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CAP_GET_FILE(3)		   Linux Programmer's Manual	       CAP_GET_FILE(3)

       cap_get_file, cap_set_file, cap_get_fd, cap_set_fd - capability manipu‐
       lation on files

       #include <sys/capability.h>

       cap_t cap_get_file(const char *path_p);

       int cap_set_file(const char *path_p, cap_t cap_p);

       cap_t cap_get_fd(int fd);

       int cap_set_fd(int fd, cap_t caps);

       Link with -lcap.

       cap_get_file() and cap_get_fd() allocate a capability state in  working
       storage	and  set  it to represent the capability state of the pathname
       pointed to by path_p or the file open on descriptor  fd.	  These	 func‐
       tions  return  a	 pointer  to  the newly created capability state.  The
       effects of reading the capability state from any file other than a reg‐
       ular  file is undefined.	 The caller should free any releasable memory,
       when the capability state in working storage is no longer required,  by
       calling cap_free() with the used cap_t as an argument.

       cap_set_file() and cap_set_fd() set the values for all capability flags
       for all capabilities for the pathname pointed to by path_p or the  file
       open  on	 descriptor fd, with the capability state identified by cap_p.
       The new capability state of the file is completely  determined  by  the
       contents	 of  cap_p.   A	 NULL value for cap_p is used to indicate that
       capabilities for the file should be deleted.  For  these	 functions  to
       succeed,	 the  calling  process	must  have  the	 effective capability,
       CAP_SETFCAP, enabled and either the effective user ID  of  the  process
       must  match  the	 file  owner  or  the  calling	process	 must have the
       CAP_FOWNER flag in its effective capability set.	 The effects of	 writ‐
       ing the capability state to any file type other than a regular file are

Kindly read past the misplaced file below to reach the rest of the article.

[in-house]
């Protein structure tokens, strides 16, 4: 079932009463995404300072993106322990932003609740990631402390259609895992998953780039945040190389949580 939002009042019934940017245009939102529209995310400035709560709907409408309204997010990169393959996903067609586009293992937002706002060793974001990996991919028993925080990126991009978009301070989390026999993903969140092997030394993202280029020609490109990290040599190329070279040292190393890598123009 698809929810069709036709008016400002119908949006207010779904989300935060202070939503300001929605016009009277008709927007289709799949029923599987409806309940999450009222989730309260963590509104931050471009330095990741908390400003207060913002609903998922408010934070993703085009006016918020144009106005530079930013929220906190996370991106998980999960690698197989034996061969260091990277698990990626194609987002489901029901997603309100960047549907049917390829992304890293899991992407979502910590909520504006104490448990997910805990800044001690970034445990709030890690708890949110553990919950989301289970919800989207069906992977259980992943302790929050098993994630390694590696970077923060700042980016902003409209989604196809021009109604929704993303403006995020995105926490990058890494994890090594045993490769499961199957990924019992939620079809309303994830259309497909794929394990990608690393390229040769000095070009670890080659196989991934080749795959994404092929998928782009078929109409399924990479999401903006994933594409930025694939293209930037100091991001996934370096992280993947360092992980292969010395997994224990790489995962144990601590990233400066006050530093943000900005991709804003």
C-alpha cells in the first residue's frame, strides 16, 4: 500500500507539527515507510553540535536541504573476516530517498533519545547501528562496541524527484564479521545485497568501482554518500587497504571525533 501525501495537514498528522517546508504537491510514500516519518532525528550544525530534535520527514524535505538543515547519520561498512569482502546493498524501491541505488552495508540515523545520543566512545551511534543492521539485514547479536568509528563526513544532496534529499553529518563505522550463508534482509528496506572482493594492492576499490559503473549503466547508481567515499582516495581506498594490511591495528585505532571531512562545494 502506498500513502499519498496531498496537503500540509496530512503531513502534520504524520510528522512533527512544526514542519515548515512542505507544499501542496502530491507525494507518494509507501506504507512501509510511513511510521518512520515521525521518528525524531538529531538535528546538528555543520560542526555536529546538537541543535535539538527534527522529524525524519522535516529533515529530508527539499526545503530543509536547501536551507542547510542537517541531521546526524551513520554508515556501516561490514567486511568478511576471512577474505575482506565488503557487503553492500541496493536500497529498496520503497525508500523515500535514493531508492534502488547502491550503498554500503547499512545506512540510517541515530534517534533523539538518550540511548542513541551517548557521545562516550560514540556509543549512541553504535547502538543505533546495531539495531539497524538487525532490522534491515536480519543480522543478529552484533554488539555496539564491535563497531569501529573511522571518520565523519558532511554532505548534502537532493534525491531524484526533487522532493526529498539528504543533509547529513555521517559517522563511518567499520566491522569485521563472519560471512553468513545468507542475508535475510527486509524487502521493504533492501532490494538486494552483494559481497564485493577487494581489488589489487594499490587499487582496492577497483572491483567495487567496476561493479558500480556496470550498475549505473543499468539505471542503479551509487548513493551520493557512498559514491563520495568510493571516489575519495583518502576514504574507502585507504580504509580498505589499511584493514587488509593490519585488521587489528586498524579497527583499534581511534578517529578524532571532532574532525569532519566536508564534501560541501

cap_get_file() and cap_get_fd() return a non-NULL value on success, and
       NULL on failure.

       cap_set_file() and cap_set_fd() return zero on success, and -1 on fail‐

       On failure, errno is  set  to  EACCES,  EBADFD,	ENAMETOOLONG,  ENOENT,

       These  functions	 are  specified by withdrawn POSIX.1e draft specifica‐

       Support for file	 capabilities  is  provided  on	 Linux	since  version

       On  Linux,  the	file Effective set is a single bit.  If it is enabled,
       then all Permitted capabilities are enabled in the Effective set of the
       calling	process	 when the file is executed; otherwise, no capabilities
       are enabled in the process's  Effective	set  following	an  execve(2).
       Because	the  file  Effective set is a single bit, if any capability is
       enabled in the Effective set of the cap_t given	to  cap_set_file()  or
       cap_set_fd(), then all capabilities whose Permitted or Inheritable flag
       is enabled must also have the Effective flag enabled.   Conversely,  if
       the  Effective  bit  is	enabled	 on a file, then the cap_t returned by
       cap_get_file() and cap_get_fd() will have the  Effective	 flag  enabled
       for each capability that has the Permitted or Inheritable flag enabled.

       libcap(3),     cap_clear(3),	cap_copy_ext(3),     cap_from_text(3),
       cap_get_proc(3), cap_init(3), capabilities(7)

				  2008-05-11		       CAP_GET_FILE(3)

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